Not the austere symbol expected of a land in financial turmoil, the Pentominium will maintain the modern ethos we've all come to expect from Dubai: 'more is more'. Trident International Holdings have collaborated with some big players to offer the height of luxury. Complete with a banquet room, sky lounge, observation deck, business centre and even its own cigar lounge sponsored by a collaboration with Davidoff fine cigars, if you like hotel-living this could be right up your street.

The tower itself is not out of place in Dubai. It's tall, really tall at 516 m. But what makes the design intriguing is its height to width ratio - this is an extremely slim-line design. Aedas explain the shape resulted from the project's main challenges of 'density/proximity to neighbours and the extreme environmental pressures of Dubai'. Addressing this issue the building is split into two sides, one which features a system of balconies and a vertical layer of glass to mitigate solar gain, and one which is staggered with sky gardens and apartment pods of one storey height, breaking up the density and offering privacy to outdoor space.

Having won several awards at the Arabian Property Awards before the financial crisis hit, the appointment of a contractor is a positive sign that quality projects can pull through the tough times, even in Dubai.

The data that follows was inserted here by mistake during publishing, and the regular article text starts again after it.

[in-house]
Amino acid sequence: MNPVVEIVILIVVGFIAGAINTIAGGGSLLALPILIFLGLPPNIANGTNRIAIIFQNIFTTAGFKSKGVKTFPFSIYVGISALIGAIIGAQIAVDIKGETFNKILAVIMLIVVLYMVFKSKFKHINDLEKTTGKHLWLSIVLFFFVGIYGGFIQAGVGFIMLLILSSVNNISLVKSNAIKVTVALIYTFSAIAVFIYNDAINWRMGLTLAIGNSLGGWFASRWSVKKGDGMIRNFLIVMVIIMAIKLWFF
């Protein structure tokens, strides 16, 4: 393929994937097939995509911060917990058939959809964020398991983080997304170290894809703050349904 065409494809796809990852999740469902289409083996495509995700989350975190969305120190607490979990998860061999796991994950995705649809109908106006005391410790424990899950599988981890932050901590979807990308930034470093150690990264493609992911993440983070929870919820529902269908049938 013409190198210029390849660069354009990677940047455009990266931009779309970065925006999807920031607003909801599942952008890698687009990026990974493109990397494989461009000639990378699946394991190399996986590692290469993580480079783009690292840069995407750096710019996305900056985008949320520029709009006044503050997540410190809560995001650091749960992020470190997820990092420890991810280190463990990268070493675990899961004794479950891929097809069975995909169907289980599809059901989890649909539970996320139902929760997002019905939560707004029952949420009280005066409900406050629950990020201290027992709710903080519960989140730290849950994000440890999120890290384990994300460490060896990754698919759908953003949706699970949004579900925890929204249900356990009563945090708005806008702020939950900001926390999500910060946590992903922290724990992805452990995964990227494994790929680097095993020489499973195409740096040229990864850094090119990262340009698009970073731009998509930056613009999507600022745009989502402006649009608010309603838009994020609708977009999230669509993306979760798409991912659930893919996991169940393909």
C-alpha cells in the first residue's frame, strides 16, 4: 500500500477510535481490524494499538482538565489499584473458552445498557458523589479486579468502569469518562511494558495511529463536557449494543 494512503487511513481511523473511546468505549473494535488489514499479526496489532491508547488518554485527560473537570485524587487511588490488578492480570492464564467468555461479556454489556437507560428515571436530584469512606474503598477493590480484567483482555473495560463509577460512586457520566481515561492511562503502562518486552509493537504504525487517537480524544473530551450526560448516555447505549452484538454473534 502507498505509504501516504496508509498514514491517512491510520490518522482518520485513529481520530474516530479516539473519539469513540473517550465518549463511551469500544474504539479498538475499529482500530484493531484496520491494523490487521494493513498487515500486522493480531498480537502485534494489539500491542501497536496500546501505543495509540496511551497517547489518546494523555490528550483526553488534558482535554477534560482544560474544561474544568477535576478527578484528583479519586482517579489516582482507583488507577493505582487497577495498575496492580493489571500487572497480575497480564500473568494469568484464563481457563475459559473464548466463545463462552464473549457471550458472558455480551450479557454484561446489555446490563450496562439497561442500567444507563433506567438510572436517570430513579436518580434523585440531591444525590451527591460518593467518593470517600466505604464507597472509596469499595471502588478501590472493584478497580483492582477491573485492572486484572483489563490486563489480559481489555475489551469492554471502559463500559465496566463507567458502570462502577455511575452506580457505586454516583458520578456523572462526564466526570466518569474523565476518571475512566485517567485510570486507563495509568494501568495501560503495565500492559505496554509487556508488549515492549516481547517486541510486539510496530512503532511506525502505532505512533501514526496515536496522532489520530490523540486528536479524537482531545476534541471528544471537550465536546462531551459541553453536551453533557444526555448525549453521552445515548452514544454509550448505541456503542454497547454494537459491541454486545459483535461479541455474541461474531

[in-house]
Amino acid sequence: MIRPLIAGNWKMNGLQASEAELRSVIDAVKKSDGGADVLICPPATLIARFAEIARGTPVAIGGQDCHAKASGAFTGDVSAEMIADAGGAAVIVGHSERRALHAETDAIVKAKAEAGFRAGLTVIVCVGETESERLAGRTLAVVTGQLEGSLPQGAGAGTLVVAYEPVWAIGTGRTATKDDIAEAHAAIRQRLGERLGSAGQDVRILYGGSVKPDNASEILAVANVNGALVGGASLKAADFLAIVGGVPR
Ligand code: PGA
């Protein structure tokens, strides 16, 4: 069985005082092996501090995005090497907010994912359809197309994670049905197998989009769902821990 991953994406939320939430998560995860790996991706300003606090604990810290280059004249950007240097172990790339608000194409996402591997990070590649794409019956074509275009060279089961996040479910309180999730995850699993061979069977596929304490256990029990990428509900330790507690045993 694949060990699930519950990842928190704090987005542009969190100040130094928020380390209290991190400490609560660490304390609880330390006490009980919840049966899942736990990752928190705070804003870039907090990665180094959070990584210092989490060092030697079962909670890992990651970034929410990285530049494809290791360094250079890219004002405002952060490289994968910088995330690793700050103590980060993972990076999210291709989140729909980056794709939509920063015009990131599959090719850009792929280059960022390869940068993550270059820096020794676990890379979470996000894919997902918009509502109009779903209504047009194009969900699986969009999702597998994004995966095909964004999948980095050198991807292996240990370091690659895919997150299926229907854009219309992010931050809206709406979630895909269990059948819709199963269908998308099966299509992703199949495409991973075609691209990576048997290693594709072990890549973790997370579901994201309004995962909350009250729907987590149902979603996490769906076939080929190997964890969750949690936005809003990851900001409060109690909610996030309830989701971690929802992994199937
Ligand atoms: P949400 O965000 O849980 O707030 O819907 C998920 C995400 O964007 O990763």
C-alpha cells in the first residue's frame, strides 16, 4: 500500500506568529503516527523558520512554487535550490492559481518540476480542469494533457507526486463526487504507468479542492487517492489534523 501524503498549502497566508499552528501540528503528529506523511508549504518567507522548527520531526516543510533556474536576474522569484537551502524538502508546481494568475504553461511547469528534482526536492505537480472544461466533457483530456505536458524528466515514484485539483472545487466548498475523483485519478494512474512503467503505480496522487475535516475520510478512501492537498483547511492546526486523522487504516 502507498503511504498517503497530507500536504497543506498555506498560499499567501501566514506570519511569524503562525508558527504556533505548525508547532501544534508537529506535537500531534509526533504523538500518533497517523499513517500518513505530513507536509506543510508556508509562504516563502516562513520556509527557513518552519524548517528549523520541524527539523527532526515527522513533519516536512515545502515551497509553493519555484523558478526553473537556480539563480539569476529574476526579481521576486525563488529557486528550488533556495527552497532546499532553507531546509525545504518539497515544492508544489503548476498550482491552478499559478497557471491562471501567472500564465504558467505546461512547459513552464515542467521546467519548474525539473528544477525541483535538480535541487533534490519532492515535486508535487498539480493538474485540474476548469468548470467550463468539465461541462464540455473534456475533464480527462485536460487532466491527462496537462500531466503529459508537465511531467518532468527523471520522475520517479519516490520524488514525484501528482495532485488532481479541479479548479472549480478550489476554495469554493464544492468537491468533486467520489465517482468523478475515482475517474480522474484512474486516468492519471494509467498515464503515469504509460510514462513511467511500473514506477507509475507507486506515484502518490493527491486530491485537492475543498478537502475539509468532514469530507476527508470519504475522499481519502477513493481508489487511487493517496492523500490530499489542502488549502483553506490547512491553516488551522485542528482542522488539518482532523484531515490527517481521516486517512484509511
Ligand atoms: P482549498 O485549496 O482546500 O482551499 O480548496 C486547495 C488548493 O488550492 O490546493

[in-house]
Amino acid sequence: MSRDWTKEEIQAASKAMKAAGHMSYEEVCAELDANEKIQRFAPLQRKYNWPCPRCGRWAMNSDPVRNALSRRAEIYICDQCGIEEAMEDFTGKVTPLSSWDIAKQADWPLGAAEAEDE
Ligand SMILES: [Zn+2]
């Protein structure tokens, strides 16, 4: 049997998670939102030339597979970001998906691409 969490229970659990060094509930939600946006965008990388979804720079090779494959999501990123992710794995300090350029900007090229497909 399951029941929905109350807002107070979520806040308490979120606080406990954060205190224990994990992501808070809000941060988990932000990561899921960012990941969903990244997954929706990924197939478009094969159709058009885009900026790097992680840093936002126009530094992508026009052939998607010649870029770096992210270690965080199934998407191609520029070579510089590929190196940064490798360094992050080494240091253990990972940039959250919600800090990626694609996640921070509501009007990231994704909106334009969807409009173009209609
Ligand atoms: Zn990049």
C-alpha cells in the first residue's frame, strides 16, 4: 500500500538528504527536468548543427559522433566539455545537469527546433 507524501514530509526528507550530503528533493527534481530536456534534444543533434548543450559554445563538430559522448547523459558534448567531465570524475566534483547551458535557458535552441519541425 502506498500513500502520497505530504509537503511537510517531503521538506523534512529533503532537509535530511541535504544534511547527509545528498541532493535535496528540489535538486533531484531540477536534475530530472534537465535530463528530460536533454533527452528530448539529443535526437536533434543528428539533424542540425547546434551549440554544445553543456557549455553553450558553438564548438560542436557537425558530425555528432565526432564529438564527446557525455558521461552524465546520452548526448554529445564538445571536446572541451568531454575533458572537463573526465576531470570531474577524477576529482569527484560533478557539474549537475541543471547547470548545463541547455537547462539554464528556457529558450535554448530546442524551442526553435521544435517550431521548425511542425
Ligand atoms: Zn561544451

Friday, September 18, 2009

The Angel in the Architecture

Art Review | 'Kandinsky'

The Russian avant-gardist Wassily Kandinsky — who dressed like the college professor he had trained to be and sounded like a mystic when he wasn’t thinking like a scientist — is the central god in the Guggenheim pantheon and genesis myth. The museum owns more of his work than of any other major Modernist and mounts some form of full-dress Kandinsky show like clockwork every 20 years or so.

It’s that time again. The Guggenheim’s last excursion into Kandinsky occurred in the early 1980s with three context-heavy exhibitions that examined his activities in all mediums, including his Art Nouveau embroidery and works by contemporary artists and designers. This one takes the opposite tack. It distills Kandinsky’s momentous career to about 100 paintings, with a large side order of works on paper displayed in an adjacent gallery. The canvases and almost nothing else fill Frank Lloyd Wright’s great rotunda from bottom to top, sometimes at the magisterial rate of one painting per bay.

This looks sensational. Organized with the Städtische Galerie im Lenbachhaus in Munich and the Pompidou Center in Paris — sites of the world’s other major Kandinsky collections — it contains stupendous loans from all over.

The 1911 “Picture With a Circle” from the Georgian National Museum in Tbilisi has never been in this country. A big, gorgeous blur of resonant blues, greens and purples electrified by a few black lines across the top, it is said to be the artist’s first completely abstract painting. But this is only relative: Kandinsky is so pertinent to the present because he tended to ignore the distinctions between abstraction and representation.

In all, this show is the perfect cap to the Guggenheim’s yearlong birthday celebration of Wright’s building, which opened 50 years ago on Oct. 21.